A brief history of MLK Jr. Day and its legacy

The inspiration from the Civil Rights leader and the problems with how we remember him today

Kathleen DeJesus, Arts & Culture Writer

Martin Luther King Jr. Day is a renowned holiday that celebrates not only the man, but the movement he helped establish. His lasting legacy of peace led to the King Center, founded by his wife and leading Civil Rights activist Coretta Scott King. The King Center is an organization dedicated to maintaining King’s visions of equality through peaceful methods of protest. Committed to this goal, Coretta Scott King sponsored the holiday’s first observance on Martin’s birthday, January 15, 1969.    

Although MLK Jr. Day may have passed, many see the holiday at the symbolic starting point for Black History Month celebrations and activities, which begin in February.

After the first observance a bill was signed into law, many states supporting the decision celebrated this holiday. However the holiday did not become a federal observance until 1986, when President Ronald Reagan signed it into law. Since then, the day has served to honor the Civil Rights activist’s revolutionary legacy for his contributions toward the fight against systemic racism and injustices. The cherished holiday is to inspire citizens to volunteer, honoring Dr. King’s quote “What are you doing for others?” 

The cherished holiday is to inspire citizens to volunteer, honoring Dr. King’s quote “What are you doing for others?” ”

This year the King Center, ran by Martin and Coretta’s daughter, Dr. Bernice King, had ambitious plans. From January 10 15 the center provided virtual community gatherings, focusing on educating youths with volunteerism, teaching them change starts from within. Numerous schools and universities also observed the day with the slogan, “MLK Jr. Day: a day on, not a day off.”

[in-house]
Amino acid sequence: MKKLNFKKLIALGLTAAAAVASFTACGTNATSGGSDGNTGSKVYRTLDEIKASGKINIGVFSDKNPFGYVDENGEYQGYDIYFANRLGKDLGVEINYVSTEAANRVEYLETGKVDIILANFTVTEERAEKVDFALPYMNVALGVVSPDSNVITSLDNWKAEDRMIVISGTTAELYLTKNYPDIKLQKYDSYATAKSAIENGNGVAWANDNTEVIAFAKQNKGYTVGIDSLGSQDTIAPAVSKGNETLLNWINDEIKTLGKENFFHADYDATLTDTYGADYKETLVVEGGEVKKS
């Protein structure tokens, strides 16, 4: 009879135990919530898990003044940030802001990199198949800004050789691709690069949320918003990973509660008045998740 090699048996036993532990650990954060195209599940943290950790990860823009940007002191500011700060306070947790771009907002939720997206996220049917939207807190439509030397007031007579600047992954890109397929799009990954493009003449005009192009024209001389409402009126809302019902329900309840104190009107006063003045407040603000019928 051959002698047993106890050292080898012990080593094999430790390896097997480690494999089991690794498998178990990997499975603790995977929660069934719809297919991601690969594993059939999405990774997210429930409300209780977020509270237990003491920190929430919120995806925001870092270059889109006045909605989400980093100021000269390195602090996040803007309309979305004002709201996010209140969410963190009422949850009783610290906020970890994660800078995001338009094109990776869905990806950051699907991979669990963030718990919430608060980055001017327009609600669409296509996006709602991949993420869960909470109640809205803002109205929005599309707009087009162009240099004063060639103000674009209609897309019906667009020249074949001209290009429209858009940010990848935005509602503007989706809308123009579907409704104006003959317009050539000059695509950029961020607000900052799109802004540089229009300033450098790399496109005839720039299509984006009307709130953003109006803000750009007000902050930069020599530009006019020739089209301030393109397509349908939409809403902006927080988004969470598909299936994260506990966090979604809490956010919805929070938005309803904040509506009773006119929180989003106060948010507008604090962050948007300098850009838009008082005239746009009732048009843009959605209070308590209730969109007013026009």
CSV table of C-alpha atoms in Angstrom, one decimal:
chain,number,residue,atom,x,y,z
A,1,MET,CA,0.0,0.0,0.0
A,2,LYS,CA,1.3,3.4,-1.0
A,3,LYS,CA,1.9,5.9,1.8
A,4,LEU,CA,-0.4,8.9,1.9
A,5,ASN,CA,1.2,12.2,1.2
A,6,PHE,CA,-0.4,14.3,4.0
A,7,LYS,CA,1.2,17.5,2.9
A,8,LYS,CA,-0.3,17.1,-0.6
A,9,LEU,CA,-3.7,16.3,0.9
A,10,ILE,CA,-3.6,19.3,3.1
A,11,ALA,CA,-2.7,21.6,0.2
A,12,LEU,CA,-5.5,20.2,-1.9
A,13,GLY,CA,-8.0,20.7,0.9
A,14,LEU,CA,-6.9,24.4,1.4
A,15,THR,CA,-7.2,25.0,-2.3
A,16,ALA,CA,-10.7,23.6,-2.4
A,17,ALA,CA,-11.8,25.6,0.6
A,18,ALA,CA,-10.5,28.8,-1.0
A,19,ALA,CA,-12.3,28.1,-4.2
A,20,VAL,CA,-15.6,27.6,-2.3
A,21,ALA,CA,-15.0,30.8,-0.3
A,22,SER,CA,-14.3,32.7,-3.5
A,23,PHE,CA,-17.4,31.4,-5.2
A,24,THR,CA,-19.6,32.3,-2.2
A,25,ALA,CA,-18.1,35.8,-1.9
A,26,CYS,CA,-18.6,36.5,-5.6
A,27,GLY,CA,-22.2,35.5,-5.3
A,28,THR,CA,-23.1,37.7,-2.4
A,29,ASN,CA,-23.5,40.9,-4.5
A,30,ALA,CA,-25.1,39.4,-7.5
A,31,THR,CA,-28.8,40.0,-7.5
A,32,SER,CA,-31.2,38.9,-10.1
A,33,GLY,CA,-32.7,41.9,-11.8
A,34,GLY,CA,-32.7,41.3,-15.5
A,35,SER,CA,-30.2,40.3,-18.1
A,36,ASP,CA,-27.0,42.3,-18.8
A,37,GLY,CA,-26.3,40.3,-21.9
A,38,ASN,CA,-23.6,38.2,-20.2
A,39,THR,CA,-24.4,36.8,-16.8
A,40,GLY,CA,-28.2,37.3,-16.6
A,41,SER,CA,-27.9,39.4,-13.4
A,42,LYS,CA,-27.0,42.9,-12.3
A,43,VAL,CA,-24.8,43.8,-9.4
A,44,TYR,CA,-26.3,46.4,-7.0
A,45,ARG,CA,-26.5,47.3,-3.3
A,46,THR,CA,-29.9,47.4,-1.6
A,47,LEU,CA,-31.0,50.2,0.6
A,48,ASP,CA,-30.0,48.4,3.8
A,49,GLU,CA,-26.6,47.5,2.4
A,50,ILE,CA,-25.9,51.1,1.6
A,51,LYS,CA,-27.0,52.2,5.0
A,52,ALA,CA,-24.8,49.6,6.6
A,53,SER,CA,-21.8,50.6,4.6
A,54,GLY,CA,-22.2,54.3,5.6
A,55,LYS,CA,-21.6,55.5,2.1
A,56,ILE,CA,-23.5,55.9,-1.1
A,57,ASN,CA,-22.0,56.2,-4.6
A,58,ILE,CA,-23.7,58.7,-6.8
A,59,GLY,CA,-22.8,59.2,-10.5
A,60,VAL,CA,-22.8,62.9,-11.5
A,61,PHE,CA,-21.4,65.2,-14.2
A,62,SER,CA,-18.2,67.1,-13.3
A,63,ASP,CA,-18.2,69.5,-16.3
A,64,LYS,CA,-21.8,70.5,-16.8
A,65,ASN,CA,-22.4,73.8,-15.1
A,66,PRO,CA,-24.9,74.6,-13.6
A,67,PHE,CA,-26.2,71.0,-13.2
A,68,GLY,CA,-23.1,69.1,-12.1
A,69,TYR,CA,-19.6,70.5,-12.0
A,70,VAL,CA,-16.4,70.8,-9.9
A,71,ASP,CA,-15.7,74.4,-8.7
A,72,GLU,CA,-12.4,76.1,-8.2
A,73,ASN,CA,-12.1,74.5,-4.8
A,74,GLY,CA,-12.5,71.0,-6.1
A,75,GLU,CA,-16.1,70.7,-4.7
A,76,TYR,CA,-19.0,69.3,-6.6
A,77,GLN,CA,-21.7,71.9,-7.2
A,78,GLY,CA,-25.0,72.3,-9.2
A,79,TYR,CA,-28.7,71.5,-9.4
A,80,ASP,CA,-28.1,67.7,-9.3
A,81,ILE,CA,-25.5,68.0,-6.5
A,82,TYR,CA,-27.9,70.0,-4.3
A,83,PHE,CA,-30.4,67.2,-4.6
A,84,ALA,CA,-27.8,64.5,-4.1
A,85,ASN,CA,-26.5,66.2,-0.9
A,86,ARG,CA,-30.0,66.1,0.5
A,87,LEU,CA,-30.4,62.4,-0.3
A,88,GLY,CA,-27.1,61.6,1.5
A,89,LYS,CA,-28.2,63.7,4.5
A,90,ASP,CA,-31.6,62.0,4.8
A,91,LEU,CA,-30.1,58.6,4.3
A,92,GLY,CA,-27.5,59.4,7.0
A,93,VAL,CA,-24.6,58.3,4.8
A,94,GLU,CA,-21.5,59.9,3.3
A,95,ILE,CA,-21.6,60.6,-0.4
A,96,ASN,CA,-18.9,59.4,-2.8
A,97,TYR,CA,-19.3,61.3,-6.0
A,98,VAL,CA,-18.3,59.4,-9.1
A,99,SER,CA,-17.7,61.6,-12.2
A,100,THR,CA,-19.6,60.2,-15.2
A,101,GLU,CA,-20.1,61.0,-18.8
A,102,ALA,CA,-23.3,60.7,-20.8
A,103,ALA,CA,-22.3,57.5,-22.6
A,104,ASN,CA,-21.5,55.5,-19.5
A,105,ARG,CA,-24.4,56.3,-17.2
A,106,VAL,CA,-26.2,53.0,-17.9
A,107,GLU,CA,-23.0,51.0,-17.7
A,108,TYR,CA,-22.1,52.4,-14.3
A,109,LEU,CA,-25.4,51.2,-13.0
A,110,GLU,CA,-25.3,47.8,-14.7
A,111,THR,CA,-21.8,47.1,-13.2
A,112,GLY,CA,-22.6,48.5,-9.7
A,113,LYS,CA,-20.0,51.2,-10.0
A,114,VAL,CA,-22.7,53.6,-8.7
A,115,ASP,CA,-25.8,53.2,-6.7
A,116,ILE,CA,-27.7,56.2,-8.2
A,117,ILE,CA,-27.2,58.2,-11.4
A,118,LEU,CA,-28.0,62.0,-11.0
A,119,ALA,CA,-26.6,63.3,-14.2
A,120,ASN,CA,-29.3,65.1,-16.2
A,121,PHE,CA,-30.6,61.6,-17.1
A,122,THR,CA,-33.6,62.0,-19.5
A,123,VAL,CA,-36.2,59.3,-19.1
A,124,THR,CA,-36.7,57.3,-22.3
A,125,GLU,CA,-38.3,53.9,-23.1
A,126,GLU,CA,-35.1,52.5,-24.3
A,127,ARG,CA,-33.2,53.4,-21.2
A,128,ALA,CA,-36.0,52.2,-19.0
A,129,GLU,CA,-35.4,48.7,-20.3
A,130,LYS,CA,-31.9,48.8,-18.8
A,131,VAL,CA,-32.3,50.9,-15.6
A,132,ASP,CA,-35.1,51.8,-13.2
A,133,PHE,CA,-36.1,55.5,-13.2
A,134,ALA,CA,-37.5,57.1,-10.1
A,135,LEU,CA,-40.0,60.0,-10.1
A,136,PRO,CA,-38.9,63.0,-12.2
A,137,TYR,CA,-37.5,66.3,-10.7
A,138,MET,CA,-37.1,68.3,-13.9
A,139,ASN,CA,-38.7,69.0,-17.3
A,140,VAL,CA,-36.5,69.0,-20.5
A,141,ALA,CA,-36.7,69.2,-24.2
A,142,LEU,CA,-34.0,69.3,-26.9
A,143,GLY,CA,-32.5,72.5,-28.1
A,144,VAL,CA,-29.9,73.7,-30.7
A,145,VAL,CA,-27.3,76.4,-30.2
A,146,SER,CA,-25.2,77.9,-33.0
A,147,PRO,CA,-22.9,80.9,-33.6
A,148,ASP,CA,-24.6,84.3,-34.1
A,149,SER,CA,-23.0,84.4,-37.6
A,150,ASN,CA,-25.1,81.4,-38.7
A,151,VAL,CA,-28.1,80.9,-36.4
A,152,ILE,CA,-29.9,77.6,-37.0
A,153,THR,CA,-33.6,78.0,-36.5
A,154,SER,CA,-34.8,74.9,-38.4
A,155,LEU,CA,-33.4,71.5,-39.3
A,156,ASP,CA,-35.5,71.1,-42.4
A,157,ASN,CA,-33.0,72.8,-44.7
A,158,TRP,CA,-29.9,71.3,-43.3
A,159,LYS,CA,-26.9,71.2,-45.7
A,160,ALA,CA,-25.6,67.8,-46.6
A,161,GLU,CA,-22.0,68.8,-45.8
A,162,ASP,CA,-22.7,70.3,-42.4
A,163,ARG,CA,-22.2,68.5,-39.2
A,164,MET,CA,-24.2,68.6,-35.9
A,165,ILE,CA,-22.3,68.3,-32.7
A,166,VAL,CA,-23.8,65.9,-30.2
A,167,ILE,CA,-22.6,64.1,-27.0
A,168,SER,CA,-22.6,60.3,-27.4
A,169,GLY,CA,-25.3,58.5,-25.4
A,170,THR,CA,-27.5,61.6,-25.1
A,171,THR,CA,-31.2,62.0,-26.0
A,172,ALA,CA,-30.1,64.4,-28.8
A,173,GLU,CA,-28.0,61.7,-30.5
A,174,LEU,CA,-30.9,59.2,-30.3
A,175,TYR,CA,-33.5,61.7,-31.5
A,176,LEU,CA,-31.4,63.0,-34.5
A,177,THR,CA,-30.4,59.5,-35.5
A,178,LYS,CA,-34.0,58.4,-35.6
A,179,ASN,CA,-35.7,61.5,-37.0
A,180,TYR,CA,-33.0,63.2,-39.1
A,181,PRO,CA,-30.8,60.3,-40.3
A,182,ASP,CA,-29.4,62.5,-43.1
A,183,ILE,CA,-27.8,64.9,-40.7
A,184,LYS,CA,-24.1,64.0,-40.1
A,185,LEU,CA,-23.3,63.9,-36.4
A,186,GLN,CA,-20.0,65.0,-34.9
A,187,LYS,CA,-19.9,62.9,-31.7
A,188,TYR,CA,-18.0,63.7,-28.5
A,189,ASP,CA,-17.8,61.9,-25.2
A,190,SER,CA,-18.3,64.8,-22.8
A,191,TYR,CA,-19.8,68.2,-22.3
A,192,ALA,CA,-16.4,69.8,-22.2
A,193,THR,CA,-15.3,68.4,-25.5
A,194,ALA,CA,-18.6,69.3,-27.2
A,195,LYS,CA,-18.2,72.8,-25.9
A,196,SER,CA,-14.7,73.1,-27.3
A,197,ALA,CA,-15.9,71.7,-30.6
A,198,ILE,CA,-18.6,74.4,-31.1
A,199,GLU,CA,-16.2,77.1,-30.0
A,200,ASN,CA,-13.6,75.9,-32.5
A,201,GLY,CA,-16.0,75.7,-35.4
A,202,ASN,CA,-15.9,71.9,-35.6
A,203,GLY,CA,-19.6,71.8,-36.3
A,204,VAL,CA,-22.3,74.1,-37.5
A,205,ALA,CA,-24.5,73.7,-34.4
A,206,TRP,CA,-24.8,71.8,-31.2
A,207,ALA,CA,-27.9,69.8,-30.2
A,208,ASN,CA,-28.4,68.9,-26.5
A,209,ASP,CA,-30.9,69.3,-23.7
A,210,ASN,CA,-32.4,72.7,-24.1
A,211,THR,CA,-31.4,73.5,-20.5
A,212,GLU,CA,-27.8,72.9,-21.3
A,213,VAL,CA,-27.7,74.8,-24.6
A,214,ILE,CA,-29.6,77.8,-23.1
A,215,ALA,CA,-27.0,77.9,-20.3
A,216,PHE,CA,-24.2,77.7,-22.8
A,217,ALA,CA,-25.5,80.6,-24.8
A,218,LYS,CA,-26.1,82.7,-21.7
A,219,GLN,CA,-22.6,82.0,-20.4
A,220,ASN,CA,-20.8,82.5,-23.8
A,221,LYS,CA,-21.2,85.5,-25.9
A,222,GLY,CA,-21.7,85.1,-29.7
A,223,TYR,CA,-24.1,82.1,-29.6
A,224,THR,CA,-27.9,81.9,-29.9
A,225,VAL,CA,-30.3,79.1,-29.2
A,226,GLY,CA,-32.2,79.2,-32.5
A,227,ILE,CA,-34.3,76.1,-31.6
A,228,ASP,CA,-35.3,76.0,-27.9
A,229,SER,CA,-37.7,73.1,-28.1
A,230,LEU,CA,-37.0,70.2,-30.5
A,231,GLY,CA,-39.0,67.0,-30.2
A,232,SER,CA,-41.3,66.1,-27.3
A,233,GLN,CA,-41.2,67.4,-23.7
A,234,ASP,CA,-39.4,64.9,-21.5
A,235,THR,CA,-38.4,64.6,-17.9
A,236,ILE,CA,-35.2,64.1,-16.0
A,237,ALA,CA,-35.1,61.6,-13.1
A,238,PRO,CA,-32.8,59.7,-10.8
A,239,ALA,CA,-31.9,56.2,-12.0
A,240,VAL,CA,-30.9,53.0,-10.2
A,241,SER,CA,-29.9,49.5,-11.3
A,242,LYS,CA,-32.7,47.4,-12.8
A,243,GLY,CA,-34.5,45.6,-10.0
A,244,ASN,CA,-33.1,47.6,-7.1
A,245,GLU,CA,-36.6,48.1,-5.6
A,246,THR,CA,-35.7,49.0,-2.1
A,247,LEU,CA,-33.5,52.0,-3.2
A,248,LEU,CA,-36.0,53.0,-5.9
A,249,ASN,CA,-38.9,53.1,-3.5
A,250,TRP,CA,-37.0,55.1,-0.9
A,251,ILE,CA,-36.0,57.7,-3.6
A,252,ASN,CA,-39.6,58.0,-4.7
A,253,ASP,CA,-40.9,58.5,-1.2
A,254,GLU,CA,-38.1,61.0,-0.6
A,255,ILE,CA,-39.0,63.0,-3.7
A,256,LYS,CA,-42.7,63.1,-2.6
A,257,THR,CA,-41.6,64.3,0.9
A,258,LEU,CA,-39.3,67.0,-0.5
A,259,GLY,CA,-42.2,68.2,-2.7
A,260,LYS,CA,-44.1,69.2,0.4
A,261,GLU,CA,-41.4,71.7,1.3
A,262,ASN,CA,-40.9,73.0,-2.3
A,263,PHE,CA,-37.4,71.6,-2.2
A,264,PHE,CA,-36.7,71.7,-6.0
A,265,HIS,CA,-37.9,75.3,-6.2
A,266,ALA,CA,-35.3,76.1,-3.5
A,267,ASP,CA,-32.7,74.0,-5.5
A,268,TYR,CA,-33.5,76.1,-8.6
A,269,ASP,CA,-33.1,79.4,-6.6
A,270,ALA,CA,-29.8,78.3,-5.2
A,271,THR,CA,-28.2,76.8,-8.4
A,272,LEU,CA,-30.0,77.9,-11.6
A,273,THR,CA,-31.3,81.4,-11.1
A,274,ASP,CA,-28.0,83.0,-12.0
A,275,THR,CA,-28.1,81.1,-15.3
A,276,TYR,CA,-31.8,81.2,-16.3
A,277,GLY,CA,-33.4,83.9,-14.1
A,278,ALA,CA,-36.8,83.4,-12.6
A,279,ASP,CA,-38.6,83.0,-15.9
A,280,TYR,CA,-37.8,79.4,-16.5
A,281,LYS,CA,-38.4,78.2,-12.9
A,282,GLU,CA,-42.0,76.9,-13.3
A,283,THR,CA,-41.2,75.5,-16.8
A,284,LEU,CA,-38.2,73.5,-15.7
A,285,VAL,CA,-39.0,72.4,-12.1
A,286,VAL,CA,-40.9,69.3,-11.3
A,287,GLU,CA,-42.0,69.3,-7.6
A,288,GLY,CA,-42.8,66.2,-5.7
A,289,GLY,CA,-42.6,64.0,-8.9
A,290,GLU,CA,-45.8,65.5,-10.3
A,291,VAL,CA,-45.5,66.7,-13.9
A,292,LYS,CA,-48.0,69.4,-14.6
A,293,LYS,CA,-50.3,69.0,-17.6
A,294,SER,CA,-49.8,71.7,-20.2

Following in her legendary parents footsteps, Dr. Bernice King has continued to advocate for equal rights for all through peaceful demonstrations and educational activities. A current-pressing concern for the Kings is the restrictions on voters rights following the 2020 election. Since then, over 19 states have passed a multitude of laws that activists fear may deter Black voters. “What’s going on right now would not surprise him, it would disappoint him,” said Dr. King’s daughter Bernice during a rally on January 18 in honor of her father’s legacy.

Dr. King’s message has also been challenged and politicized in an increasingly-polarizing society. Social commentators note how King’s infamous words, particularly the lines from his “I Have a Dream” speech from the 1963 march on Washington, have become watered down and even utilized in the face of criticisms of racism.

“King earned this holiday not by being bland but by being bold. He was killed because he dared to challenge us to change.””

— E.J. Dionne, the Washington Post

“As the memory of King has aged, it’s taken on a smooth-edged, golden hue,” said Robin Givhan, an editorial writer for the Washington Post in an article on January 11. “Quotations from his speeches have been memorialized in stone but they’ve also been repeated so often and with such disregard for context that they’ve taken on the depth and specificity of a daily horoscope. The words mean whatever you want them to mean.”

In light of this, many progressive groups and activists call on future generations not to remember him as the the warmhearted preacher who called for unity no matter what, but also the fiery activist who was arrested numerous times in the face of bigotry, oppression and racism.

“King earned this holiday not by being bland but by being bold,” said Washington Post columnist E.J. Dionne on January 16. “He was killed because he dared to challenge us to change.”

As the nation heads into Black History Month, Dr. King’s words — whichever ones people choose to celebrate or recite — carry particular resonance, especially at a time that is arguably as polarizing and challenging at the era through which he lived and died.